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What is your best marketing tip?Views: 1187
Nov 09, 2007 7:45 pmWhat is your best marketing tip?#

Sara Fitts
My name is Sara Fitts and I've recently joined this group. The reason for my question today is that I'm researching marketing tips and am interested in specific tips that you have personally found to be "the best" in your particular line of work. My best marketing tip is this: focus on the benefits and results of the product or service - and consitently use this same message in all marketing campaigns.

I look forward to exchanging ideas and learning from all of you.

Take care,
Sara

Sara L. Fitts
SLF Consulting
http://www.SLFConsulting.com

Private Reply to Sara Fitts

Nov 12, 2007 8:57 amre: What is your best marketing tip?#

Lamar Morgan 954-603-7901

My best marketing tip is "think synergistically when spreading your business message." For example, connect your press release to a front-page news story to a Squidoo lens. Don't just blindly run an add here and there. Connect your marketing messages.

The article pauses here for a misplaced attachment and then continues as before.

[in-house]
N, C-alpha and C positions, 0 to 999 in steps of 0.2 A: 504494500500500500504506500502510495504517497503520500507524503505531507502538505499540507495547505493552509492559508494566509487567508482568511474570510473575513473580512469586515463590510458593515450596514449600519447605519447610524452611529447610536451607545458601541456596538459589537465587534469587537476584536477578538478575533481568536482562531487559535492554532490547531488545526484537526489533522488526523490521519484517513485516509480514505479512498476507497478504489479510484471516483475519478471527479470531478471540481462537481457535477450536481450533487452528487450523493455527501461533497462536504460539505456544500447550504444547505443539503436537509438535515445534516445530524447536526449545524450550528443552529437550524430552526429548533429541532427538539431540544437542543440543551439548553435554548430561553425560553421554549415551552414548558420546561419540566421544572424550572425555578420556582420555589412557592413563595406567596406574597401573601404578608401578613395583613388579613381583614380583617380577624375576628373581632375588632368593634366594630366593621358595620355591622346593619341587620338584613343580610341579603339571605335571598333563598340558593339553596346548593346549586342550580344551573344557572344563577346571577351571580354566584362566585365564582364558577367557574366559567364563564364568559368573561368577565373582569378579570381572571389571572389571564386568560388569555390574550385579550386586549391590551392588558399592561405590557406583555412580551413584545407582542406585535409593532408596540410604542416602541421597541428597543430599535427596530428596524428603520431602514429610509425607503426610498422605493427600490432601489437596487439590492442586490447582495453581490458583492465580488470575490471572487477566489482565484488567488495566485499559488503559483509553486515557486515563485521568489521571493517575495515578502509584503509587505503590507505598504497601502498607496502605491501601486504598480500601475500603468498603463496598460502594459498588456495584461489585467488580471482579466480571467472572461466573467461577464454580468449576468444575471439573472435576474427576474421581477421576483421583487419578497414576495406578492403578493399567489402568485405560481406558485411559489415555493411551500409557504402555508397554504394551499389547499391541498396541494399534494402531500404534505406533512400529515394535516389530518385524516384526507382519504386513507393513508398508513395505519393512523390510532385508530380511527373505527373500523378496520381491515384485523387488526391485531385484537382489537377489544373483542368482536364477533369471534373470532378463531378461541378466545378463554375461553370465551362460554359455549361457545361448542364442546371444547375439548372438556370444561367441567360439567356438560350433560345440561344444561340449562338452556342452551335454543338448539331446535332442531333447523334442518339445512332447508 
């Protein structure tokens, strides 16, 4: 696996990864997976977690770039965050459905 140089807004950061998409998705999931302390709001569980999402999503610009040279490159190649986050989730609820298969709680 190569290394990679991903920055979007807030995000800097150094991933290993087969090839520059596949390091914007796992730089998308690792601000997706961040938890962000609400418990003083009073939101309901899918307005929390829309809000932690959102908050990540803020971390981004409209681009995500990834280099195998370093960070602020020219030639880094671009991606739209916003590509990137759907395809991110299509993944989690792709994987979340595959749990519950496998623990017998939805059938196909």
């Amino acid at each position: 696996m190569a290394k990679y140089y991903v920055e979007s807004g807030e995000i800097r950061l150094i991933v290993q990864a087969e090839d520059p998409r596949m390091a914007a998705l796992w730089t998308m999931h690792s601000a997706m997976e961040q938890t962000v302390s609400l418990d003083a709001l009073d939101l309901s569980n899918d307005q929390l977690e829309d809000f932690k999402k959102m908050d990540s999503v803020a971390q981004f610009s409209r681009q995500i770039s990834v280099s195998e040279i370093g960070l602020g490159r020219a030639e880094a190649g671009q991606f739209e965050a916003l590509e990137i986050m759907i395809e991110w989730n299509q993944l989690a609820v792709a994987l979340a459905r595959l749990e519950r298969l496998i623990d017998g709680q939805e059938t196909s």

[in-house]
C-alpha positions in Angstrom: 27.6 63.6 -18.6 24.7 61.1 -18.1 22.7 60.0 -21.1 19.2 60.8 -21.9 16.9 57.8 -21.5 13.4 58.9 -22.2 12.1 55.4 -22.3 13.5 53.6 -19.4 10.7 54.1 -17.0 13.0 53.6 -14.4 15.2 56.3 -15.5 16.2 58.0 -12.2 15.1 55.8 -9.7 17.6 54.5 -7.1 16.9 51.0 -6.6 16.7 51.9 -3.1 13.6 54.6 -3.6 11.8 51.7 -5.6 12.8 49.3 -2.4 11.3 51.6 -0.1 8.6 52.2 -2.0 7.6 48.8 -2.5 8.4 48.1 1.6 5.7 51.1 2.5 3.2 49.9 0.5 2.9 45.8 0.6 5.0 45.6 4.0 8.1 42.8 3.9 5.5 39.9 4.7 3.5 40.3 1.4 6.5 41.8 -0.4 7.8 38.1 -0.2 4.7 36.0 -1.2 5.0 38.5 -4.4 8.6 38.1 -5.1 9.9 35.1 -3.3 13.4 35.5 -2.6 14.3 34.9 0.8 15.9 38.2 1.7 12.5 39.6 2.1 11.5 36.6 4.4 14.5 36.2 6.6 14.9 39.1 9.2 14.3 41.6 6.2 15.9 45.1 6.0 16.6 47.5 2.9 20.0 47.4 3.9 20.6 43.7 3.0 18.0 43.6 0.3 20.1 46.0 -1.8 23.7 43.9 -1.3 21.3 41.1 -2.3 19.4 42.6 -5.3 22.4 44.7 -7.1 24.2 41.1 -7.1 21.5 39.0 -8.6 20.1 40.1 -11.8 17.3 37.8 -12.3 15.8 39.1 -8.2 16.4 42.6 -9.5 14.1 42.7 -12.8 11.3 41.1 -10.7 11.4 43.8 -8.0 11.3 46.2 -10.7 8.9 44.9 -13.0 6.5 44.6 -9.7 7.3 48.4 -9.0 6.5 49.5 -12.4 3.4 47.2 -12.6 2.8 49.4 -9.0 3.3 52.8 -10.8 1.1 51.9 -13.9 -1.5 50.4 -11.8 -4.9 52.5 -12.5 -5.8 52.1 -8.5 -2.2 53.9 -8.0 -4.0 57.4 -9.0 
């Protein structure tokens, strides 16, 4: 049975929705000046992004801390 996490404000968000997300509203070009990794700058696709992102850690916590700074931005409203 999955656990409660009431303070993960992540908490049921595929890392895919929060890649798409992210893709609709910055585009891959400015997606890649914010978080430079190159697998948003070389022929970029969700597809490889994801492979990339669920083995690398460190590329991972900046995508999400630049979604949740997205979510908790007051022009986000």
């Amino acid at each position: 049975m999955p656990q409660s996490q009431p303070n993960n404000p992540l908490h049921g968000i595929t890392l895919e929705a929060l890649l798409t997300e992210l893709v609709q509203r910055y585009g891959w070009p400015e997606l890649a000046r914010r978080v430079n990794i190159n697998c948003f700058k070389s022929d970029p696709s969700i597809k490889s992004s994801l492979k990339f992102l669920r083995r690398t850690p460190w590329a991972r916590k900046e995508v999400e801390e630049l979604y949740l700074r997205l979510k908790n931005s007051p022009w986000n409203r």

Speaking of connecting, if only one person were to tell a message to three people and those three people were to do likewise and on and one, in just two weeks you could reach 4,872,696 people. No wonder passionate people are the ones who make the magic happen.

Lamar Morgan
CDMM
http://www.squidoo.com/CDMM
Attract more customers!

Private Reply to Lamar Morgan 954-603-7901

Nov 13, 2007 6:14 pmre: What is your best marketing tip?#

Kurt Schweitzer